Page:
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massive investment in uk highways announced.

DfT unveils £40bn road pipeline

The new work opportunities will come onstream over the next decade, with the DfT publishing details of 125 major contracts to be put to market by the National Highways. The rebranding of Highways England signals a new era for the country's strategic road network.

Details of contracts published this week include the £8.7bn renewal of the Regional Delivery Partner frameworks, and a further £7.1bn of work through the scheme delivery framework, which is expected to go to market next month and be renewed in 2027.

An estimated £3.6bn in contracts for the Lower Thames Crossing is included in the pipeline: a tunnels and approaches contract worth £2.3bn and a £1.3bn deal for roads to the north of the project.

The pipeline was given a boost last month when a High Court judge rules that Transport Secretary Grant Schapps had not acted illegally in approving the £27.4bn Road Investment Strategy.

High-value one-offs

Apart from mega-projects like the Lower Thames Crossing, there are a number of high-value projects including a scheme to upgrade the A1 between Doncaster and Darrington worth £1.2bn. Other work in the north includes the long-awaited improvements contract for the A66 Northern Trans-Pennine. The contract will go to market in August 2024 and is valued at £773m.

Contracts for technical surveys and testing packages will go live in August, while September will see a £7m deal for professional services associated with the Lower Thames Crossing enter the procurement phase.

The value of the ten biggest deals tops £25.6bn and will roll out over the next 10 years as part of the government's RIS2.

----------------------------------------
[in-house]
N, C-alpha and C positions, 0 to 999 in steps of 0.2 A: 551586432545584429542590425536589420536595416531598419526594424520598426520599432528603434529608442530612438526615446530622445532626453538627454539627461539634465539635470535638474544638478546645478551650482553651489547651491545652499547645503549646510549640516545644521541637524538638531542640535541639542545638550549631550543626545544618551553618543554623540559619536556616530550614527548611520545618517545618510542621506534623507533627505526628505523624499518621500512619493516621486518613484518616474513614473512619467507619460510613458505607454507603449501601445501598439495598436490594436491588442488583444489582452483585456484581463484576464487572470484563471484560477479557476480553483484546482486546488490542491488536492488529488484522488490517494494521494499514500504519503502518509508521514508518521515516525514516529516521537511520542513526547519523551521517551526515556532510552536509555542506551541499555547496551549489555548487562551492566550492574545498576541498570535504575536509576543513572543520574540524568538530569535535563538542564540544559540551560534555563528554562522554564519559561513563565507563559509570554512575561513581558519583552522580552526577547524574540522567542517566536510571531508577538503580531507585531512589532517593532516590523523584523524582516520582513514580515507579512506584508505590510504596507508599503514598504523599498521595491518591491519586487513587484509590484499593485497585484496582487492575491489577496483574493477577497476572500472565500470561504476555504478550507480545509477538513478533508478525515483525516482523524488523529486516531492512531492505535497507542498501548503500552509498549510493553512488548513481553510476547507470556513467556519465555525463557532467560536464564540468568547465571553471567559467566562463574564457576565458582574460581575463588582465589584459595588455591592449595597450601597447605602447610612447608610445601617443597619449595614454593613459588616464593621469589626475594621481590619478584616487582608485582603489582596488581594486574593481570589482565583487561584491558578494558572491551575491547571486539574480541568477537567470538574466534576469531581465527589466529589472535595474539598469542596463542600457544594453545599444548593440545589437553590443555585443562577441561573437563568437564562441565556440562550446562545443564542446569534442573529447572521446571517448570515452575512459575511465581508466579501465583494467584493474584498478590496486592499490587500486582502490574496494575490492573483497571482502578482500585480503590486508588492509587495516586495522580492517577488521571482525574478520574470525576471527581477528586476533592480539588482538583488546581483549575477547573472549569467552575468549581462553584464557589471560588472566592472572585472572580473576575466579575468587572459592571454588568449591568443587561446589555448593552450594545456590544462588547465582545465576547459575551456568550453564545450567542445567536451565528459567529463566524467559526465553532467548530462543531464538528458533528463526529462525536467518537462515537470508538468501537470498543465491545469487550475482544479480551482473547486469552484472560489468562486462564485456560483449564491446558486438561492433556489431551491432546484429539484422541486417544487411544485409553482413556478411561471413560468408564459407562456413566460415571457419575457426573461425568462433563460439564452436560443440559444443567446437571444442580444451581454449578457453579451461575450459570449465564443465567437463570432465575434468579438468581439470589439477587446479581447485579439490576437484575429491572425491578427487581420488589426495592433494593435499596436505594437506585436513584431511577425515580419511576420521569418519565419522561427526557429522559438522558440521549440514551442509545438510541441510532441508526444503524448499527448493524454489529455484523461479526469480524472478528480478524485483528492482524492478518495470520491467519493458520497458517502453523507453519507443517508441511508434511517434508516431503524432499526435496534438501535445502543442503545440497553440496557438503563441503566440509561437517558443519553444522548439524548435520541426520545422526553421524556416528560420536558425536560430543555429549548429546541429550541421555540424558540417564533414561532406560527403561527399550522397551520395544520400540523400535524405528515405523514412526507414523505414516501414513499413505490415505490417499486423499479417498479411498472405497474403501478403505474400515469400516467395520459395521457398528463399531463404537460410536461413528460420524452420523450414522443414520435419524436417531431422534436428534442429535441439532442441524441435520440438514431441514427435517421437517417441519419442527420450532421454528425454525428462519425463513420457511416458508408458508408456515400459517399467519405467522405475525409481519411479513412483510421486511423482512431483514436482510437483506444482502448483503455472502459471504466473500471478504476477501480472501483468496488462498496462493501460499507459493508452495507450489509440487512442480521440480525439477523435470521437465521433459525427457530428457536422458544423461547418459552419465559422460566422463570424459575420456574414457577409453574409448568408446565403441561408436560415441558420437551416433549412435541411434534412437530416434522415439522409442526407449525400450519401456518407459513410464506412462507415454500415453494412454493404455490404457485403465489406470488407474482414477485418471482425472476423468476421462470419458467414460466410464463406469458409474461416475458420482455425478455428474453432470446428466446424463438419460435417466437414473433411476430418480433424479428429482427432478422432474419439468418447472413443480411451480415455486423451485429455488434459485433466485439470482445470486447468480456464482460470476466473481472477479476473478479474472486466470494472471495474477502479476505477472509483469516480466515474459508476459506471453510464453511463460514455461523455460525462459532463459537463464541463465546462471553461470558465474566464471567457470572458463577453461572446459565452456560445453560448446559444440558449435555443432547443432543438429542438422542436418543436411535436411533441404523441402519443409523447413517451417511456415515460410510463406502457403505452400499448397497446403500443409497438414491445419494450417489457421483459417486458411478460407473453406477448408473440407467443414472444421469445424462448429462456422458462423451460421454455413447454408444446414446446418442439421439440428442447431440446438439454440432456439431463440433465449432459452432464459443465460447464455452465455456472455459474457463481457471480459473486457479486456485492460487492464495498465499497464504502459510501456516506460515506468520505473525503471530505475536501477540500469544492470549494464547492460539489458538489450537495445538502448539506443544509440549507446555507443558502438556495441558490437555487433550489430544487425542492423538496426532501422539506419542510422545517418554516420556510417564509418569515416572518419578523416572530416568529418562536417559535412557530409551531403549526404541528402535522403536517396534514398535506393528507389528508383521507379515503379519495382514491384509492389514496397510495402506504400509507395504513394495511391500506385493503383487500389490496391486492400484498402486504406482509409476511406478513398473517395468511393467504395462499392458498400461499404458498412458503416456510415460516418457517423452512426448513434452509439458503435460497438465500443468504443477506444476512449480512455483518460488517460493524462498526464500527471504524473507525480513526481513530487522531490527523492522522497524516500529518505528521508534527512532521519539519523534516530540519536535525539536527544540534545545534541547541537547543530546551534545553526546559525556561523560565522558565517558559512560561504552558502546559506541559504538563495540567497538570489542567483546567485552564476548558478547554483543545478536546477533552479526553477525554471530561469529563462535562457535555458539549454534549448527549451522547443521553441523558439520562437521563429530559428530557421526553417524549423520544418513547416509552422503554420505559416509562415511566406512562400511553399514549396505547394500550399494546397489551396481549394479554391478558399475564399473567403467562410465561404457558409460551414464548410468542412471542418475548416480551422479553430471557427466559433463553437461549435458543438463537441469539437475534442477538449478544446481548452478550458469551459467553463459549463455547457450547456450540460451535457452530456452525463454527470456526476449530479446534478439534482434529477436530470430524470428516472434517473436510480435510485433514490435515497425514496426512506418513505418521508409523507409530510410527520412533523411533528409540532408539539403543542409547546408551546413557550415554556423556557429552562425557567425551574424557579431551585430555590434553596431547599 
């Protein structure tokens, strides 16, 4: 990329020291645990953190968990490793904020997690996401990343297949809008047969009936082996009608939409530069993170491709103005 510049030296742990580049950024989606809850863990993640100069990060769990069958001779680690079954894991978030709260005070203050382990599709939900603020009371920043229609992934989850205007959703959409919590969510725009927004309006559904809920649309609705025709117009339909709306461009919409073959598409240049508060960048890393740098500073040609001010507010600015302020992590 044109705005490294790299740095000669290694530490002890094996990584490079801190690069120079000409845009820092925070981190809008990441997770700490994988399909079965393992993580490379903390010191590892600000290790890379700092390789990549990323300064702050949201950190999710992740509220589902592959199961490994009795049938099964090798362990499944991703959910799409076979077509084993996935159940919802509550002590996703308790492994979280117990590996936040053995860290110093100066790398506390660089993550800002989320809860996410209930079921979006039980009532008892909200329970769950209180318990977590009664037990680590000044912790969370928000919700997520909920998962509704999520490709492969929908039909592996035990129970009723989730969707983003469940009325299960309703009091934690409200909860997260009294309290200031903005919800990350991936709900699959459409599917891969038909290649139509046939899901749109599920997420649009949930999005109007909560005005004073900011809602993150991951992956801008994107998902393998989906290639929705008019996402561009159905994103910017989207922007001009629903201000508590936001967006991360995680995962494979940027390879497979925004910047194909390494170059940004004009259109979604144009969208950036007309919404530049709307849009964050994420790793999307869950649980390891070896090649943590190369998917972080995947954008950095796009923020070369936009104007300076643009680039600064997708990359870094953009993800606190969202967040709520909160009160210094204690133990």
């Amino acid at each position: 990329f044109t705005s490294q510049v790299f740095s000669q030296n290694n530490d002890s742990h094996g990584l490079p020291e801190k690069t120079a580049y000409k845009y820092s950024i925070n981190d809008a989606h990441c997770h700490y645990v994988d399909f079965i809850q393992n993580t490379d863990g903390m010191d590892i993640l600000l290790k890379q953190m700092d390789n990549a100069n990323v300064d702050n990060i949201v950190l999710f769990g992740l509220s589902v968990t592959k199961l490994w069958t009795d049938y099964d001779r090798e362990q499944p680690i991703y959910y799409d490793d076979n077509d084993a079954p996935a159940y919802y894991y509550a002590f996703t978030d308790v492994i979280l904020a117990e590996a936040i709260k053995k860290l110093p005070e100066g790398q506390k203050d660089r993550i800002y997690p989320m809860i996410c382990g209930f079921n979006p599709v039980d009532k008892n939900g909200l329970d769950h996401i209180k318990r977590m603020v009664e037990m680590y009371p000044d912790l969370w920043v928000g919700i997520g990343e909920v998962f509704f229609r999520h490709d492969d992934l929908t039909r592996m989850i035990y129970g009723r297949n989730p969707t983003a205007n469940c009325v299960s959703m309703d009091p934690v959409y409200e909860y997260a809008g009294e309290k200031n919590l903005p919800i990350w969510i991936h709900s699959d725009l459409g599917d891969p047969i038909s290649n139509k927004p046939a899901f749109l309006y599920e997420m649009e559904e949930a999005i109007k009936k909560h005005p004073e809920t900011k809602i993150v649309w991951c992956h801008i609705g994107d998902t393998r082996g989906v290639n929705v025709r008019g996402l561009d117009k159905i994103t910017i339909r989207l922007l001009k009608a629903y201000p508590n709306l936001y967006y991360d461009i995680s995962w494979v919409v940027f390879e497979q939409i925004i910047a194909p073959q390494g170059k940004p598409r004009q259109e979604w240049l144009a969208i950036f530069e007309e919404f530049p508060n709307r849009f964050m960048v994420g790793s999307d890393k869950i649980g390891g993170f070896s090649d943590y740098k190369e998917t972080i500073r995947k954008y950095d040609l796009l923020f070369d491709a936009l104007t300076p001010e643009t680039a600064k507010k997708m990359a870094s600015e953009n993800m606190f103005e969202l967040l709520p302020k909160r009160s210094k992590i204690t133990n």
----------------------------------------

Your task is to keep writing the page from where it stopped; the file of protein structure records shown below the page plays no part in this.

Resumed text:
Delivering RIS2

The new pipeline is one of the steps envisioned in the RIS2 document to achieve the strategic vision outlined in the 2020 report. The SRN is intended to be a critical driver in 'levelling up' the country and creating the required economic infrastructure.

The strategy will be delivered by the newly rebranded National Highways under the leadership of Nick Harris, who assumed the post temporarily in February. Transport Secretary Grant Schapps said that Harris would lead the newly rebranded National Highways into 'an exciting new chapter.' The minister said he expected Harris to deliver on the £27bn plan to make the road network smoother, safer and greener.

National Highways will remain in overall charge of the road network in England.

Harris said he was pleased to be formally taking over the reins at such an exciting time for the rebranded agency. He said that while Highways England had achieved a great deal there was more to be done to deliver the second roads investment strategy.

Harris also emphasised that the safety of road users and the wellbeing of communities was at the heart of the strategy and that the delivery of work for the benefit of customers remains at the heart of the organisation.

According to the latest report on Highways England performance, the agency achieved a string of positive KPIs, including 98% network availability and clearing 88.6% of incidents within one hour against a target of 86%. National Highways is currently focused on their role in the development process for RIS3 to cover the period from 2025-2030.

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